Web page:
MOOD DISORDERS

The two main mood disorders are the Major Depressive Disorder (also called the Unipolar Disorder) and Bipolar Disorder.

Major Depressive Disorder. This is characterised by an emotional state of great sadness and apprehension, feelings of guilt, abulia (see glossary), social isolation, insomnia or hypersomnia, an alteration in the individual’s level of activity (in the direction of a slowing-down of psycho-motor activity or agitation), loss of appetite and consequent weight loss or an increase of appetite and a corresponding gain in weight, the waning or loss of libido, lack of energy, feelings of exhaustion, a negative conception of the self, self-blame, disapproval of the self, self-devaluation, the sensation that nothing has any value any more, the loss of interest in activities that were previously performed, an incapacity to derive pleasure from any type of activity, thoughts of death or suicide.

Depressed people cannot concentrate their attention on anything: for these patients such a task requires extenuating and almost unbearable effort. They cannot recall what people have said to them or what they might have learnt through reading and, similarly, they find it particularly difficult to engage in conversation. They generally use very few words to communicate their feelings or ideas, making long pauses, speaking very slowly and adopting a low, monotonous tone of voice. Their motor behaviour may vary: some patients will sit on their own for hours on end, remaining totally silent, while others may be very agitated and cannot remained seated for very long, preferring to walk about, wringing their hands, sighing and expressing dismay or complaining. The disorder also affects an individual’s capacity to cope with problems. Depressed patients will tend not to have any ideas or strategies regarding their solution and live each moment with a feeling of oppression. They may eventually reach a point where they are neglecting themselves so utterly and fully that they no longer pay any attention to their appearance and personal hygiene.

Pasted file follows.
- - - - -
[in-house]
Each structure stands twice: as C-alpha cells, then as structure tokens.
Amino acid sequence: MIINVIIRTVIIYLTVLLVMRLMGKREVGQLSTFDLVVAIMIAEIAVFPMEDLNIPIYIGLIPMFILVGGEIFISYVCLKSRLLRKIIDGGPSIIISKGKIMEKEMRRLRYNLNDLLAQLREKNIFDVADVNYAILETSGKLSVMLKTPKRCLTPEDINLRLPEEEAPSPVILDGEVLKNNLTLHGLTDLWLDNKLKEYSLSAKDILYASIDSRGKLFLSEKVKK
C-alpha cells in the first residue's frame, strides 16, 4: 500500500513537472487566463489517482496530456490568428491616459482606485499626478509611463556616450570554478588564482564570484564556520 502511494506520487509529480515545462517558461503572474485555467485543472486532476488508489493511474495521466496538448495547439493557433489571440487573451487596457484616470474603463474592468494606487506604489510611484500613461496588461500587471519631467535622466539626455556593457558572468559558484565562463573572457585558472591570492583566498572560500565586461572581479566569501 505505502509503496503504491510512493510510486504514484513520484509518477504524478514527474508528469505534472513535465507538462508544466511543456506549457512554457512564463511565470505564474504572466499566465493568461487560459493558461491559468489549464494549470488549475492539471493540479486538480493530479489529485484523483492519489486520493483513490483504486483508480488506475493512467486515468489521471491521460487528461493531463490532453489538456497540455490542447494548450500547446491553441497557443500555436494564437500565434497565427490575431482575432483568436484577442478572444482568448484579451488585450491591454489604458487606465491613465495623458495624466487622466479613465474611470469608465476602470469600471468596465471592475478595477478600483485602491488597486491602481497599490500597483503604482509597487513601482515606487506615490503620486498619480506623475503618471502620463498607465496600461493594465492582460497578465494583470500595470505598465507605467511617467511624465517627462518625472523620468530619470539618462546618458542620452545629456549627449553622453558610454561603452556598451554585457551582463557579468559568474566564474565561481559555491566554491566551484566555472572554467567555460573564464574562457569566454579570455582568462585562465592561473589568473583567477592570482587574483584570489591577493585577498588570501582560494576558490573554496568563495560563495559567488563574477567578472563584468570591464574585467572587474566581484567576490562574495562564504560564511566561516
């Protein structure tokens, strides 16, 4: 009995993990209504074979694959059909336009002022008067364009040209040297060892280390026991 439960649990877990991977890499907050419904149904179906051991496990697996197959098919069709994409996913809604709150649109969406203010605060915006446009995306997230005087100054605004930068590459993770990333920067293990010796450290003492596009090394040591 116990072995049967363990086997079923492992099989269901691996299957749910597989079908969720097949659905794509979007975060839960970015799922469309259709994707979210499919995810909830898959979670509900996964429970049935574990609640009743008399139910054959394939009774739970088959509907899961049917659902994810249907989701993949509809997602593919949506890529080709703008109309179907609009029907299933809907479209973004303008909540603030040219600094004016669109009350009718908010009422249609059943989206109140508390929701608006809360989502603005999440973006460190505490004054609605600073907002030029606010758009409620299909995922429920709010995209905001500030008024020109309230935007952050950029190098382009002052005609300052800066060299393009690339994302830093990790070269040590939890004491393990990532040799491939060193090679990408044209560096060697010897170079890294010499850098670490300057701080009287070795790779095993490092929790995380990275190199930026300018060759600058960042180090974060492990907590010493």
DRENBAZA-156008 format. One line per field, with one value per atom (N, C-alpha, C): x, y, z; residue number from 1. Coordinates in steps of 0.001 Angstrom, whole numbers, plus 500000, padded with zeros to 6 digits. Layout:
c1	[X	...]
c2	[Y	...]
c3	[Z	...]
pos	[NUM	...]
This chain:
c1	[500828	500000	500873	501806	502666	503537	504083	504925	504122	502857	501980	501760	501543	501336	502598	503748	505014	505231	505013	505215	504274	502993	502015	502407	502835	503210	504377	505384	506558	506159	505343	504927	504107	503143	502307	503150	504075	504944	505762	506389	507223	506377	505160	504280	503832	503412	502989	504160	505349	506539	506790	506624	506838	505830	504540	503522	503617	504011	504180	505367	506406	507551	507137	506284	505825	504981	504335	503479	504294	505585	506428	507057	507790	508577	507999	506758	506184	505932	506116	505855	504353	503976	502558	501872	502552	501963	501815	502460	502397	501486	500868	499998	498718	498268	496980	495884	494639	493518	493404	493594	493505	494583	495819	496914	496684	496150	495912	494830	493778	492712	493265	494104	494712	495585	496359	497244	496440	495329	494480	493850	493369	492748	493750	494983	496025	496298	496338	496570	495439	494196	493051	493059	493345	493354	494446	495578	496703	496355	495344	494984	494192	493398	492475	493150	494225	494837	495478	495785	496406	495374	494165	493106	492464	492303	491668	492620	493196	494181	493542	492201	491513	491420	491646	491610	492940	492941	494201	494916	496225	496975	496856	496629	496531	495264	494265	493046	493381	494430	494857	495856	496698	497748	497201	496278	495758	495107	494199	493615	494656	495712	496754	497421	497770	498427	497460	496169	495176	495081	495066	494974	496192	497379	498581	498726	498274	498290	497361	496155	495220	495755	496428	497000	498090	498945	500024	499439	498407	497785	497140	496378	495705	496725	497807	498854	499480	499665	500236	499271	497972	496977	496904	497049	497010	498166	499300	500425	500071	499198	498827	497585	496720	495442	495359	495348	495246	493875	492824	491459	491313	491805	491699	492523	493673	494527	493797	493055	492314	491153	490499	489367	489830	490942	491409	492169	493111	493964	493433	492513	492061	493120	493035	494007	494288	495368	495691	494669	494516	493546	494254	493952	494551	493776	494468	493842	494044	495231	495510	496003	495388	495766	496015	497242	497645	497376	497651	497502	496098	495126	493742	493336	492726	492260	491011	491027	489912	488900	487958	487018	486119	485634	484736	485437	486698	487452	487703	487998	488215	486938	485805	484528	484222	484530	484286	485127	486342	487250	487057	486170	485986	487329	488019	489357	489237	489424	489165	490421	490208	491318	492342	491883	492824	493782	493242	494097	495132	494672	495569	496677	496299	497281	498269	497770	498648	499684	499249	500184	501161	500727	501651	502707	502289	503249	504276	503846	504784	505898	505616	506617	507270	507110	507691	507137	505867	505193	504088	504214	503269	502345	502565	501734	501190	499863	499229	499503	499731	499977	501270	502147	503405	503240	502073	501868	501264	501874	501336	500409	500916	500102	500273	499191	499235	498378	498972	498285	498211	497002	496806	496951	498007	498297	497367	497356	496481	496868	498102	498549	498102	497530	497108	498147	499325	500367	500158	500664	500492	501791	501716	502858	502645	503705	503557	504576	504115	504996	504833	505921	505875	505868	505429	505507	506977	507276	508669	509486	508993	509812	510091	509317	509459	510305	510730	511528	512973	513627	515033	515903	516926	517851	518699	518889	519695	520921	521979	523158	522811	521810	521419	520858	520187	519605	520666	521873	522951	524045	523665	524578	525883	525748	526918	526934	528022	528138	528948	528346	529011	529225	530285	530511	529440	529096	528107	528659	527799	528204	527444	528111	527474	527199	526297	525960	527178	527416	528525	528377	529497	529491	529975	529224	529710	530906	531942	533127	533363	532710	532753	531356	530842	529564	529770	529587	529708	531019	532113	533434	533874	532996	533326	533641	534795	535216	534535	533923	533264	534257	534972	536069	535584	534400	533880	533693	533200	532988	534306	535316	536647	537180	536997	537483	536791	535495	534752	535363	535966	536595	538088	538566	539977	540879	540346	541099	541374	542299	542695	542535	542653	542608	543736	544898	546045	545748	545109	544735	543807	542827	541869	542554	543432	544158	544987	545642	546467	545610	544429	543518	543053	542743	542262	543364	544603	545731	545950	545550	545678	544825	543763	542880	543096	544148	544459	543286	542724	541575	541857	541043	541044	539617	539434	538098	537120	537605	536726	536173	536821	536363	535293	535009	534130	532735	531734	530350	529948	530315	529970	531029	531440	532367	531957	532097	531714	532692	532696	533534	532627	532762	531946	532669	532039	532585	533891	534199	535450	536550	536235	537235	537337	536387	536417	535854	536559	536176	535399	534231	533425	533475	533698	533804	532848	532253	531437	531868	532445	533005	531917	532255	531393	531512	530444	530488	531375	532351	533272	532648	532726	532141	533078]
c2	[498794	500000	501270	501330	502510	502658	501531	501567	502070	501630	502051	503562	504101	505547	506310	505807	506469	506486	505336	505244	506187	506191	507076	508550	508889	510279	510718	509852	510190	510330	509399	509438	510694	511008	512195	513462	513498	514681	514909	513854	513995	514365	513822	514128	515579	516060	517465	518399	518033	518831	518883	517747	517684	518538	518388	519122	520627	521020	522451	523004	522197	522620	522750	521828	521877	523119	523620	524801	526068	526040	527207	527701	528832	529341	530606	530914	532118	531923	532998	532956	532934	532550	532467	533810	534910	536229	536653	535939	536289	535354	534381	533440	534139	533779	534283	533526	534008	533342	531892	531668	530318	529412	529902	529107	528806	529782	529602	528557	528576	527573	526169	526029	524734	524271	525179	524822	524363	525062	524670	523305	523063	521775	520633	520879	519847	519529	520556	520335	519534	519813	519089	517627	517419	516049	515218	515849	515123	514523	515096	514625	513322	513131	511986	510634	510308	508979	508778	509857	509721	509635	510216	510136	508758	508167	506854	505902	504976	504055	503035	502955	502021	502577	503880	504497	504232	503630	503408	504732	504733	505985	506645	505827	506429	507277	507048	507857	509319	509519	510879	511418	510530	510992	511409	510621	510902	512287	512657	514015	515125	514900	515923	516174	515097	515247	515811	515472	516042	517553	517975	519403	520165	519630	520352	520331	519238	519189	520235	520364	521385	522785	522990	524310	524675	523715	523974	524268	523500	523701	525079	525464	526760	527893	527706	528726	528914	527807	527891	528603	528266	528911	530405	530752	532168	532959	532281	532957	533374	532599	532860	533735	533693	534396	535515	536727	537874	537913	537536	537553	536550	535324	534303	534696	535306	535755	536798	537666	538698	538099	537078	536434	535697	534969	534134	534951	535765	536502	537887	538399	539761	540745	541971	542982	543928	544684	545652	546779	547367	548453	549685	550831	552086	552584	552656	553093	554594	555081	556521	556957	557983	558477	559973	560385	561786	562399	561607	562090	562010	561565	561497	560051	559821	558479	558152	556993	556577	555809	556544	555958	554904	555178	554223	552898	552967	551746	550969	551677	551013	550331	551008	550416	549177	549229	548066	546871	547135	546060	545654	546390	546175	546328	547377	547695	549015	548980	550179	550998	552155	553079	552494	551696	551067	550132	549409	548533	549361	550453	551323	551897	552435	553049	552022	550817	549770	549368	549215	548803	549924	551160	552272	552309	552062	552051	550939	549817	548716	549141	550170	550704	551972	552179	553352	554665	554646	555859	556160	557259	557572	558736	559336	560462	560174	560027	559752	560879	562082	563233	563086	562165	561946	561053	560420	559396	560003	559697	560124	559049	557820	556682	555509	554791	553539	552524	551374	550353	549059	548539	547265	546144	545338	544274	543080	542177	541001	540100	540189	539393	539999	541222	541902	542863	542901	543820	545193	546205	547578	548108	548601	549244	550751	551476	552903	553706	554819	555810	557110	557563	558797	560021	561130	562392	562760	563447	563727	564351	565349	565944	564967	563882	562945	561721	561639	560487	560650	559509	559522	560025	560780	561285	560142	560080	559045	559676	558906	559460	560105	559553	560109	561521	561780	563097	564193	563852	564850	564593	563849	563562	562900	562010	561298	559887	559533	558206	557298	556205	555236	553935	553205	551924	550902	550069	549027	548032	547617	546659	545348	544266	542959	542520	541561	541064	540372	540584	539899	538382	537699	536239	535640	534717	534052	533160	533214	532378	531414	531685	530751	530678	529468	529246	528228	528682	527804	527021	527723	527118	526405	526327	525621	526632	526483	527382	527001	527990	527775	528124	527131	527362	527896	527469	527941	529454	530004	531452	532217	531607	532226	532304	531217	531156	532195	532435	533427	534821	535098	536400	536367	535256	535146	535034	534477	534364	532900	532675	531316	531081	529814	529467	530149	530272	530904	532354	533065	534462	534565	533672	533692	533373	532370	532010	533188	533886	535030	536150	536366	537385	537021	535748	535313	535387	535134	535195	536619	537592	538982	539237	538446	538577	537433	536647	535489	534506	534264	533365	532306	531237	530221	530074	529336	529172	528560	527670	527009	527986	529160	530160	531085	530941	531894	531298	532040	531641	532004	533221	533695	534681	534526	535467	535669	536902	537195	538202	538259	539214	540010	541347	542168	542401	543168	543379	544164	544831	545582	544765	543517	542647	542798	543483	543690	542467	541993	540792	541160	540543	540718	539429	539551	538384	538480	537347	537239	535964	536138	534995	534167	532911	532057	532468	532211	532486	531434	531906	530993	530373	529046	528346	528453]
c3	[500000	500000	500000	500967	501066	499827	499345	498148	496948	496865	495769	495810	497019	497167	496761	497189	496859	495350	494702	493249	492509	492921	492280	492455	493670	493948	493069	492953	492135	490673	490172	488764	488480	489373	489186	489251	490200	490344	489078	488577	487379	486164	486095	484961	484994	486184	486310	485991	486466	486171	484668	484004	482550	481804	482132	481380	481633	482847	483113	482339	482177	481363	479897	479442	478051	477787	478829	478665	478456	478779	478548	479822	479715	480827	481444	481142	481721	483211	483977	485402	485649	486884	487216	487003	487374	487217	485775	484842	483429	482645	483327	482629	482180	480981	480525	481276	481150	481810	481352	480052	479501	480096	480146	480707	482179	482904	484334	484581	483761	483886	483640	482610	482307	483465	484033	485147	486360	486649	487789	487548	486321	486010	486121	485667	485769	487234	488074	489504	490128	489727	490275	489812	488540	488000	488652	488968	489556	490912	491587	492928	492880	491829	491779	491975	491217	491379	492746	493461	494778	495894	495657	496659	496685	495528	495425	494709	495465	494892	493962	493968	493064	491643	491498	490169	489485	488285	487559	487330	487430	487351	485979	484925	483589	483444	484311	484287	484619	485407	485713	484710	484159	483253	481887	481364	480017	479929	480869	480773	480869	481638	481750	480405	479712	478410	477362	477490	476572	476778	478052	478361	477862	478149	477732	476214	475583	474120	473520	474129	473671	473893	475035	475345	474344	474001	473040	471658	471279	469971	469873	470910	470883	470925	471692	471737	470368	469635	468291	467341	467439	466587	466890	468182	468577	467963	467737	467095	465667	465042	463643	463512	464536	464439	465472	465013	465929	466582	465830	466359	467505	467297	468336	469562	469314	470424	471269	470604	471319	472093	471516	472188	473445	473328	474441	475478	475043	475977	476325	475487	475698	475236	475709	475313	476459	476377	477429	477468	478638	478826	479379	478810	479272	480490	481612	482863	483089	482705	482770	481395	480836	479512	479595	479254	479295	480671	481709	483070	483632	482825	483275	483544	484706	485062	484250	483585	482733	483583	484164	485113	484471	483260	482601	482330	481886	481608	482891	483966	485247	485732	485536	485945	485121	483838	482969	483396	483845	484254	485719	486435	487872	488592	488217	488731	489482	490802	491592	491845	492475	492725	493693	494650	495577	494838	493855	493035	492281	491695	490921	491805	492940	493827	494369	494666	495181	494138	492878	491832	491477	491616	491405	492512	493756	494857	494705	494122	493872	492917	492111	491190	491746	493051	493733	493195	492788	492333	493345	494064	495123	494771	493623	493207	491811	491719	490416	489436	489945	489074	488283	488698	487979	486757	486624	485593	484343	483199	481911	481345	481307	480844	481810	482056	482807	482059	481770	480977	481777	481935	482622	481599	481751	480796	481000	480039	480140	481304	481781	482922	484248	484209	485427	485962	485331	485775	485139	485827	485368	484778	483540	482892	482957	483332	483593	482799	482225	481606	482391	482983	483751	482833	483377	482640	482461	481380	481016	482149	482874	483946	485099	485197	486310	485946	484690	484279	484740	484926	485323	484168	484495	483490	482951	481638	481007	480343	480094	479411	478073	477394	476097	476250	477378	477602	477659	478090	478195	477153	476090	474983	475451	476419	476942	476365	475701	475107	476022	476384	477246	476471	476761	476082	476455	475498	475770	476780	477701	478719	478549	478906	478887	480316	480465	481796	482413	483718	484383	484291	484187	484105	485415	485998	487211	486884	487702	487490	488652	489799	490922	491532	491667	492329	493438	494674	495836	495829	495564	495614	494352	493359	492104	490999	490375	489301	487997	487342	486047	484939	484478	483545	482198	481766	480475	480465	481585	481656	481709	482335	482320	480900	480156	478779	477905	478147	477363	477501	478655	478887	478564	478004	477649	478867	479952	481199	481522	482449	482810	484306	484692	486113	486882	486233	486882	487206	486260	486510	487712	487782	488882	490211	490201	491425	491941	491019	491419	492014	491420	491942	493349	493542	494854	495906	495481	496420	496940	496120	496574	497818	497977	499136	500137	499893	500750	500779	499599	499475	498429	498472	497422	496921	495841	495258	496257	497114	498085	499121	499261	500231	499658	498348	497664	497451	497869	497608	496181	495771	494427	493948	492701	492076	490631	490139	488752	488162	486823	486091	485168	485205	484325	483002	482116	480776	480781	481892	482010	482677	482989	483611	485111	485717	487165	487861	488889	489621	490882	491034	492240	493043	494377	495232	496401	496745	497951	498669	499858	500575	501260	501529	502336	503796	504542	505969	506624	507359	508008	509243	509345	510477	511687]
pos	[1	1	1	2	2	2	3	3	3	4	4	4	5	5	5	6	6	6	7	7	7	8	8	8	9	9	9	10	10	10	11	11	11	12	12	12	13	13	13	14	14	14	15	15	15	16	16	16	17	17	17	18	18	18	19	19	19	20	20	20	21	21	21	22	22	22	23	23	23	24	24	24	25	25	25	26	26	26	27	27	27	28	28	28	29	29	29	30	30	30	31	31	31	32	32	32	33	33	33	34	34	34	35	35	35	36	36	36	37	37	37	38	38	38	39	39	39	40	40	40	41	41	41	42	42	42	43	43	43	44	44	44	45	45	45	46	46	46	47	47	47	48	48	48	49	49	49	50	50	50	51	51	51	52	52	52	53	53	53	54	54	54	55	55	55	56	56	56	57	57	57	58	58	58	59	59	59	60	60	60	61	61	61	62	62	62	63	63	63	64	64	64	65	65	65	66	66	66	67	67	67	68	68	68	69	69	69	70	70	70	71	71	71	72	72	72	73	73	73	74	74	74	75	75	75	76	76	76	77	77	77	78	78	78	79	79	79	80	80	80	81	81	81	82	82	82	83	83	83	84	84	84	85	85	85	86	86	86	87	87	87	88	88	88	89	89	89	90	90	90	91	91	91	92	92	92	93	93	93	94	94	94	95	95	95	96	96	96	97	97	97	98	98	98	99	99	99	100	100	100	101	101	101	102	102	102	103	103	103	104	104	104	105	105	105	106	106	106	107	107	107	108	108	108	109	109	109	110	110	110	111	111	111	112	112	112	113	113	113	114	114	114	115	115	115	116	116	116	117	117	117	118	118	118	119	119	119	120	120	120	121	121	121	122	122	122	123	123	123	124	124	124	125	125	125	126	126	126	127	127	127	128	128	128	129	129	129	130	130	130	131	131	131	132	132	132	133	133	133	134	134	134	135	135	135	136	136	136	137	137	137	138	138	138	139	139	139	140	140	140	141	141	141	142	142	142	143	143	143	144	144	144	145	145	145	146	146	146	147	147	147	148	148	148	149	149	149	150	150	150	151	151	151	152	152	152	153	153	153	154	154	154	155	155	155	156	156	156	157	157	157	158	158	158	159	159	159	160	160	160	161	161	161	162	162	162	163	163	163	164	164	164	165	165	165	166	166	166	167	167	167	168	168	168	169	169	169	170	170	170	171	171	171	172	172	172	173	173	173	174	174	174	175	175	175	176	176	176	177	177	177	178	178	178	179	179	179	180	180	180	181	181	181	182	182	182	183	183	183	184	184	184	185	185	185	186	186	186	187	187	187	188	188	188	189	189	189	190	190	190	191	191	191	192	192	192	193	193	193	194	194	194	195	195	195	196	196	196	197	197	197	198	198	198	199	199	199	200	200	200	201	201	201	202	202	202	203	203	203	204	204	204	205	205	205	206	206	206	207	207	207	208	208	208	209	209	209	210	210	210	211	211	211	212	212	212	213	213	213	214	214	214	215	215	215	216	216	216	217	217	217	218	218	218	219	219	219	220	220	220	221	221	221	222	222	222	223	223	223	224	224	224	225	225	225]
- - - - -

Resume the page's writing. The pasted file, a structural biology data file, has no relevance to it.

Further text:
These patients occasionally express lamentations in a manner that can be defined as hypochondriacal (see Somatoform Disorders) and may denounce fears concerning pains they are suffering from that are then found to derive from no apparent organic cause. Symptoms of depression vary in accordance with the age of the patient. In children they tend to assume the form of somatic disorders, while in older people they will be generally associated with poor attention and amnesia. In most cases, depression tends to dissipate in time but it may also become a chronic condition in those cases where the subject is incapable of recovering a normal mental state in the intervals between one depressive episode and the next. Major Depression is one of the most widespread mental disorders and would appear to be more frequent amongst women than men, and more frequently presents in people belonging to the lower socio-economic groups (1). The disorder occurs more frequently in early adulthood but in recent years it has been noted that the age of onset is gradually getting lower.

Bipolar Disorder. This condition is characterised by an emotional state, referred as 'mania', consisting of an intense but unjustified euphoria accompanied by irritability, logorrhea (see glossary), hyperactivity, poor capacity to remain focused or concentrate and the planning of grandiose plans which could never be carried out. A manic state may present in persons that suffer from episodes of depression and has been rarely found in subjects not affected by the disorder. A manic episode can continue for a period lasting from just a few days to various months and manifests with an incessant flow of comments expressed out loud in a very high tone of voice and with speech coloured by ironical comments, puns, play on words, rhymes and exclamations. It is quite an arduous task to interrupt this kind of speech and the disturbance leads to a further symptom, the ‘flight of ideas’, which is an incapacity to talk about a specific topic without jumping from one topic to another, and where the subject reveals a certain degree of coherence in only a few fragments of his or her discourse.